To help ensure long-term success, shipping and supply chain professionals must strive for continuous improvement. But for the past year and a half, the COVID-19 pandemic has made it challenging for some businesses to even stay afloat. Companies have been forced to adapt: 62% say their business has undergone a significant transformation in shipping operations.
To gain a firsthand look into how shippers have been dealing with bottlenecks, USPS analyzed in-depth interviews with several major retail decision-makers, conducted as part of a national survey by The Colography Group between May and June 2021. The compiled findings are designed to help shippers better understand:
- The nature of carrier relationships during COVID-19
- How businesses have altered their shipping behavior during COVID-19
- Specific changes being made to overcome pain points experienced during COVID-19, as well as expectations for the months ahead
Read on to explore how some of today’s leading supply chain professionals are navigating change and creating improvement processes that will help prepare them for the future.
Key Shipping Challenges During COVID-19
The interviews uncovered a few key themes—namely, ongoing challenges with carriers regarding delivery times, costs or consistency. In general, shipping professionals don’t always feel as though they have a true partnership with their carriers. Service reliability comes up as a particular challenge.
The consensus among the supply chain decision-makers was clear: No single major carrier is 100% reliable all the time.
“I get the feeling from the big [carriers] that they operate under a certain mindset: ‘Here’s our process, take it or leave it.’ And every year, businesses get a certain increase [in surcharges], and that’s just the way it is. And I never feel like [the carriers] are a true partner.”— Shipping decision-maker at a major retailer
Businesses sometimes feel forced to make sacrifices. For example, some carriers may charge cheaper prices but offer poor supply chain visibility. Or if visibility is good and deliveries are quick, the prices may be too high. All carriers experienced hiccups with delivering items on time during the worst periods of the pandemic.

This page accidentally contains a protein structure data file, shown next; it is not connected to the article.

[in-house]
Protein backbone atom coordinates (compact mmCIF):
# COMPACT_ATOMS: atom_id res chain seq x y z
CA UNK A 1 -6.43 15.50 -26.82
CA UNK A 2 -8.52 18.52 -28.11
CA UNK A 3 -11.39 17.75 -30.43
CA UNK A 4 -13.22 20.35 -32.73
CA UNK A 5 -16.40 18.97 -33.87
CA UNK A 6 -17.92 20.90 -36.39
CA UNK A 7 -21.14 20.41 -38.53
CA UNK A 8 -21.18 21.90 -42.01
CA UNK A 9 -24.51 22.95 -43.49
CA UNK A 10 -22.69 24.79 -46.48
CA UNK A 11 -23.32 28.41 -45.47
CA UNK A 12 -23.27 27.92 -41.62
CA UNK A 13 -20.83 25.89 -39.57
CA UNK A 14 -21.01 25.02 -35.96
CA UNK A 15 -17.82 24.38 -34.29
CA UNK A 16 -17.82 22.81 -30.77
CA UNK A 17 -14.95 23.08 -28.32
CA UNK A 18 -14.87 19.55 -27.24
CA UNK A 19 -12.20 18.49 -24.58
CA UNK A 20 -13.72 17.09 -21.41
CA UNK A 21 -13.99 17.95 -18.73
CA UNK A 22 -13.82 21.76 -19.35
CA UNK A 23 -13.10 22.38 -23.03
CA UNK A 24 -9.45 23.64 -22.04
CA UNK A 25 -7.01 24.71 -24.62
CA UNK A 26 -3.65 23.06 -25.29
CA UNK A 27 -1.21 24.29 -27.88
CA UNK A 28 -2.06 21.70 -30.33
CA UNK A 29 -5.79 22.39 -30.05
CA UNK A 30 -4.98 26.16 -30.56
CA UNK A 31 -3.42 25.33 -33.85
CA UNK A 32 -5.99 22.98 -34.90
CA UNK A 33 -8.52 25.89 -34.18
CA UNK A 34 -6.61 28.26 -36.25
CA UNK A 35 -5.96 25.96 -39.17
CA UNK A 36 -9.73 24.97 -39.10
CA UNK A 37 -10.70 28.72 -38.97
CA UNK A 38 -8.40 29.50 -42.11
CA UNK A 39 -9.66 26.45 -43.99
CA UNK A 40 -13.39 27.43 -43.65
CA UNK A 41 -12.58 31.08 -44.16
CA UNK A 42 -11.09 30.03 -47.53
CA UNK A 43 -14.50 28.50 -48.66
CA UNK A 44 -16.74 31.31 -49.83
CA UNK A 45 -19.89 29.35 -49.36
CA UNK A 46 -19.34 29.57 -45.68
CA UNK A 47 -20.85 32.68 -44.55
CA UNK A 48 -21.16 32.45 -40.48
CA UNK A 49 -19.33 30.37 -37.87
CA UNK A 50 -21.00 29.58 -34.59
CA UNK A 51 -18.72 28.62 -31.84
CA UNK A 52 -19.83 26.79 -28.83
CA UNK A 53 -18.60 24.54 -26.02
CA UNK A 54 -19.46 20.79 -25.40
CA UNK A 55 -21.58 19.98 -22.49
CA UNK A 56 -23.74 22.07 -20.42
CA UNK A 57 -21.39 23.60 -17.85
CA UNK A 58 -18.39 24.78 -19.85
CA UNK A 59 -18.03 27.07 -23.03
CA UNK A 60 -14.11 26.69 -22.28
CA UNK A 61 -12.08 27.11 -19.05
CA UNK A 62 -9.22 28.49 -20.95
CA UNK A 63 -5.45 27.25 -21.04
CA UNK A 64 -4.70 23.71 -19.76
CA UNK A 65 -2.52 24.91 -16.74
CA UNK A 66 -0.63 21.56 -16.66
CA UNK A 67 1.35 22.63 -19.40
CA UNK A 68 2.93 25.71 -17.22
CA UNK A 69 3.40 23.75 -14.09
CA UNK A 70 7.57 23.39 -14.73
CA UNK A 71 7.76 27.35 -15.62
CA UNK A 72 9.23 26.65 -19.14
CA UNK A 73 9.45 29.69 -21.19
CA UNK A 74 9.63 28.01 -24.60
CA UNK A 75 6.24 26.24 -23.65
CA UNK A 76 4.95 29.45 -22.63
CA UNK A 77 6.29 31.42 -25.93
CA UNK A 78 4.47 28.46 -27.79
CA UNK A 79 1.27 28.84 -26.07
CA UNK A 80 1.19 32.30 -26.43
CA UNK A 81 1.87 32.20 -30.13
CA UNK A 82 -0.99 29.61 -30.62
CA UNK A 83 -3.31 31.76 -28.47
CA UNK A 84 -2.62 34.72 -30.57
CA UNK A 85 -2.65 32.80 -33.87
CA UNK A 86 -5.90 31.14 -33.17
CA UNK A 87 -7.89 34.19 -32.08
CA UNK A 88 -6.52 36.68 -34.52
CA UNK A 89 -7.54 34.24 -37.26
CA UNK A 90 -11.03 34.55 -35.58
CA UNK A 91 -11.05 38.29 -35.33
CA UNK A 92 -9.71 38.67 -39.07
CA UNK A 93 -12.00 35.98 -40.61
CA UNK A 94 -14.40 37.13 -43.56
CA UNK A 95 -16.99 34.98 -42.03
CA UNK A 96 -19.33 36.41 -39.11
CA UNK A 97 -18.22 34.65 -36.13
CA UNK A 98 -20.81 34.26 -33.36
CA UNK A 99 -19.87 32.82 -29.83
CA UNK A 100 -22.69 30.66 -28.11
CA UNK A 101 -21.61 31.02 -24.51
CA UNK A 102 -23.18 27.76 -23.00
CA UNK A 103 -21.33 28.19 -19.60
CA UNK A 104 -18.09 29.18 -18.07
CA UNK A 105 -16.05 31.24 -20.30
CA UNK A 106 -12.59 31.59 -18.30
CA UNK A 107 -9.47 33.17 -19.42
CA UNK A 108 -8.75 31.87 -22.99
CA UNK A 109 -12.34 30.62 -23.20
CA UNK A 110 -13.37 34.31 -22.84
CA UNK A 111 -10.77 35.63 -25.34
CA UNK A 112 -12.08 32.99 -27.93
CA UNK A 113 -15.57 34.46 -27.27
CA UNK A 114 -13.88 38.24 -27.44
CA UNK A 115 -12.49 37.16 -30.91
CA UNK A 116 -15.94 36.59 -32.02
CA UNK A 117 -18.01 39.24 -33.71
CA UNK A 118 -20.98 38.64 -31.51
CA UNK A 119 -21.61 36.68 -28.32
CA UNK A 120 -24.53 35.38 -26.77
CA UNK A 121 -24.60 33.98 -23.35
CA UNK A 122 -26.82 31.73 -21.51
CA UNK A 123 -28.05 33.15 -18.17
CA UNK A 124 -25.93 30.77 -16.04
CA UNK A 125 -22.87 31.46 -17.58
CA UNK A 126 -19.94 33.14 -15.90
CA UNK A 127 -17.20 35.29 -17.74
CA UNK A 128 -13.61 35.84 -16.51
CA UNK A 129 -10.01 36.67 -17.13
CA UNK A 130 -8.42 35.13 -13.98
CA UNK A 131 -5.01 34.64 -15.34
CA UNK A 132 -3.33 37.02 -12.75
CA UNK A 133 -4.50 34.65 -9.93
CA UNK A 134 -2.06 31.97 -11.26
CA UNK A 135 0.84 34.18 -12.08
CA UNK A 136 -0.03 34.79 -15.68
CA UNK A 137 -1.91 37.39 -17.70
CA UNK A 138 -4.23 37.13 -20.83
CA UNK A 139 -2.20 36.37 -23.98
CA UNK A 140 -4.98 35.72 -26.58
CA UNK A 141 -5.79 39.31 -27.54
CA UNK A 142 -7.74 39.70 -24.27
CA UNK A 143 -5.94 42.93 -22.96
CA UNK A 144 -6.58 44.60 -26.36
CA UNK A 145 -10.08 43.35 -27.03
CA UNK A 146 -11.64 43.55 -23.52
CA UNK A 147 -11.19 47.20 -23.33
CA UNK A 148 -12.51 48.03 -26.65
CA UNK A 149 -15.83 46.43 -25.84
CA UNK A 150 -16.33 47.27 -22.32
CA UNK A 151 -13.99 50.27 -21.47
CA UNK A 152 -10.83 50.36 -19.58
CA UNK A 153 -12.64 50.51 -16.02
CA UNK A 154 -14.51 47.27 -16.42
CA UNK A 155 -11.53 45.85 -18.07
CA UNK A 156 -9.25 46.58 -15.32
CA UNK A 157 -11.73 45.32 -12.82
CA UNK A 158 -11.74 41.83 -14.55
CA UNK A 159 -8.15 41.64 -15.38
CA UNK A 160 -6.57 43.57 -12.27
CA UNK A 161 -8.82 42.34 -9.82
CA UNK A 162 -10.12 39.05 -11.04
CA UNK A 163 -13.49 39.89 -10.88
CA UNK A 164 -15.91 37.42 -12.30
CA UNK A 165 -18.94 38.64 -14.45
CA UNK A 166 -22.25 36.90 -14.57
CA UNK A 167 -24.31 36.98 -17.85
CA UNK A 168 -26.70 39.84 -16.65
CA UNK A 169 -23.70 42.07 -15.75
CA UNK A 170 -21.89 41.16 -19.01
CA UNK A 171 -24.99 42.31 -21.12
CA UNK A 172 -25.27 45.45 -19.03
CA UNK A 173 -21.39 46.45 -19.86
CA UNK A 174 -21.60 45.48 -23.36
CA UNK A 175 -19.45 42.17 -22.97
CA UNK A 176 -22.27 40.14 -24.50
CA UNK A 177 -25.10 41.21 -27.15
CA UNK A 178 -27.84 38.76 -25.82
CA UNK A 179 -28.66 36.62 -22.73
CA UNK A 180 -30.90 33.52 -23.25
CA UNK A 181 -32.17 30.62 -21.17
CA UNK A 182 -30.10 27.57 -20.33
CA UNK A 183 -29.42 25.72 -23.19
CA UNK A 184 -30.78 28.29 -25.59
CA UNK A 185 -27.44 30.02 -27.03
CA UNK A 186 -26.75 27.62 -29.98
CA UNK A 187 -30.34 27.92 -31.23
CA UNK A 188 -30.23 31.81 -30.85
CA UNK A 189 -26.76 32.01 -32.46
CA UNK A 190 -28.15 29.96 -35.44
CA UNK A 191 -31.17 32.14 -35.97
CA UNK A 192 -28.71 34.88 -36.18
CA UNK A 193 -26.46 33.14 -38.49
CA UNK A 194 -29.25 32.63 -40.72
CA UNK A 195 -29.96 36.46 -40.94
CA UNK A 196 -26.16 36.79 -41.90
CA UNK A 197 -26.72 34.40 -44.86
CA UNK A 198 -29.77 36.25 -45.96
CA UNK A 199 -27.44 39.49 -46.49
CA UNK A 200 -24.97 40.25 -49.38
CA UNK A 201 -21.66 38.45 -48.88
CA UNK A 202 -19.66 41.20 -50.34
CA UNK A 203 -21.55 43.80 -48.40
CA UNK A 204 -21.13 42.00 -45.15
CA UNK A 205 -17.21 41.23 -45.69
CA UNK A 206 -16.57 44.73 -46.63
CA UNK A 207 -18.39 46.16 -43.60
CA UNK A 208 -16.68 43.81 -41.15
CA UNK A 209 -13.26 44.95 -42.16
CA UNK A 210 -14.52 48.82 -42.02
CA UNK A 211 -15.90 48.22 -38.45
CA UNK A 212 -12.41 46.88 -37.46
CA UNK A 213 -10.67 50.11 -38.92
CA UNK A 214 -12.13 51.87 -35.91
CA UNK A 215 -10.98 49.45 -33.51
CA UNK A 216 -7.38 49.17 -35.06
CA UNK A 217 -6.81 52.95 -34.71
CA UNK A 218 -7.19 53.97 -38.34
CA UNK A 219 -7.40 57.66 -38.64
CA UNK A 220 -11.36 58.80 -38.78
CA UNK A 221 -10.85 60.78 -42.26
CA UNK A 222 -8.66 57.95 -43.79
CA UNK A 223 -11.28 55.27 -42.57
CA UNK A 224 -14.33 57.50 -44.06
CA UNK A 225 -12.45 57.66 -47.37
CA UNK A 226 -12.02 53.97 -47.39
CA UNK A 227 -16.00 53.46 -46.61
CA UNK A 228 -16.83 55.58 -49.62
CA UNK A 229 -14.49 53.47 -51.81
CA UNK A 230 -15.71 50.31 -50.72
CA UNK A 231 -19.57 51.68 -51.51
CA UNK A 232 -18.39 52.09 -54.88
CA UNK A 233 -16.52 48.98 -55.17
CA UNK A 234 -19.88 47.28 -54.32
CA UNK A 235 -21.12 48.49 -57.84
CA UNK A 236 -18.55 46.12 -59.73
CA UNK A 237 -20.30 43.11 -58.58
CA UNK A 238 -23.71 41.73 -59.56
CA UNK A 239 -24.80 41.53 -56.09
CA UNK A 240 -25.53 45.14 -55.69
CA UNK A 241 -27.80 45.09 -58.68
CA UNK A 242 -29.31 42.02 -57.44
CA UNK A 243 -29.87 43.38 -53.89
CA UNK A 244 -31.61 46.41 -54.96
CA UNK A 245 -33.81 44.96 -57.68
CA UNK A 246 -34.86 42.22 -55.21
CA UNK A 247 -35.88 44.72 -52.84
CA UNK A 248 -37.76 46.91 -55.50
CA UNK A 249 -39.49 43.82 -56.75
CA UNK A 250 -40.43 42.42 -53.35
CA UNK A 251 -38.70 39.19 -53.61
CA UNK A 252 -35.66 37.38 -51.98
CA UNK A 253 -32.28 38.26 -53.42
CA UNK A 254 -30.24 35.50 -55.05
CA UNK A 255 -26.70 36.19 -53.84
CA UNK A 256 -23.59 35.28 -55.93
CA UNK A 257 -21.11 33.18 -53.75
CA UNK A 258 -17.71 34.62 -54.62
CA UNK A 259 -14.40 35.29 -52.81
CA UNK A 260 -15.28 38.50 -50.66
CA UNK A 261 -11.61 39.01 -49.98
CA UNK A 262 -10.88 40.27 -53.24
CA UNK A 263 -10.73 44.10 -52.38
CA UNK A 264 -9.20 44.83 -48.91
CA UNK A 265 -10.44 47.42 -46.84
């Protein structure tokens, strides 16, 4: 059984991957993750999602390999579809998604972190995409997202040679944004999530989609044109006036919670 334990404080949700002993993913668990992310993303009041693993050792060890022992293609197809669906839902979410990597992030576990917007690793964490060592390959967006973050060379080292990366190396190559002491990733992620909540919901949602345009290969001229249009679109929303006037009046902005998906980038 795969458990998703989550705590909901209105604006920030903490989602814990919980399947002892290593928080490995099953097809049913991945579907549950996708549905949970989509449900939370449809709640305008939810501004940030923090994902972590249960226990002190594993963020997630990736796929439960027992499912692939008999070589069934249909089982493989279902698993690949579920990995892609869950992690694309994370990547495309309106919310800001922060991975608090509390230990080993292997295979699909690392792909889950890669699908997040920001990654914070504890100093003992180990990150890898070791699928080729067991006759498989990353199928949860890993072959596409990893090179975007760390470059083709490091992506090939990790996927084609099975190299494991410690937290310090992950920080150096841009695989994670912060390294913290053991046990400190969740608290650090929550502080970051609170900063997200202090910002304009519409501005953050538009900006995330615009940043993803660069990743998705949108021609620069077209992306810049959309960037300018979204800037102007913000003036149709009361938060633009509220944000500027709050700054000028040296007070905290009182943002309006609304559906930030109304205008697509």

Carrier schedule reliability fell to a low of 56% in 2020.
The decision-makers interviewed also noted the following key business pain points during COVID-19:
- Filing claims
- Reshipping in the event of lost or late packages
- Calculating carriers’ surcharge fees
- Navigating new surcharges added on by carriers
- Achieving consistency with transit times
- Efficiently handling packages of varying dimensional weights and sizes
Pro tip: Use the free USPS surcharge calculator to uncover any hidden carrier surcharges you may be paying. You can also request a free audit of your entire shipping operation to help identify opportunities for savings.
Key Shipping Solutions During COVID-19
To alleviate some of the difficulties and uncertainties imposed by the pandemic, many shippers have sought out new solutions to help ensure success into the future. The supply chain professionals interviewed pointed to two key areas: technology and automation, and shipping volume solutions.
Technology and Automation
To make fulfillment processes as efficient and streamlined as possible, some businesses have started to implement supply chain integration solutions.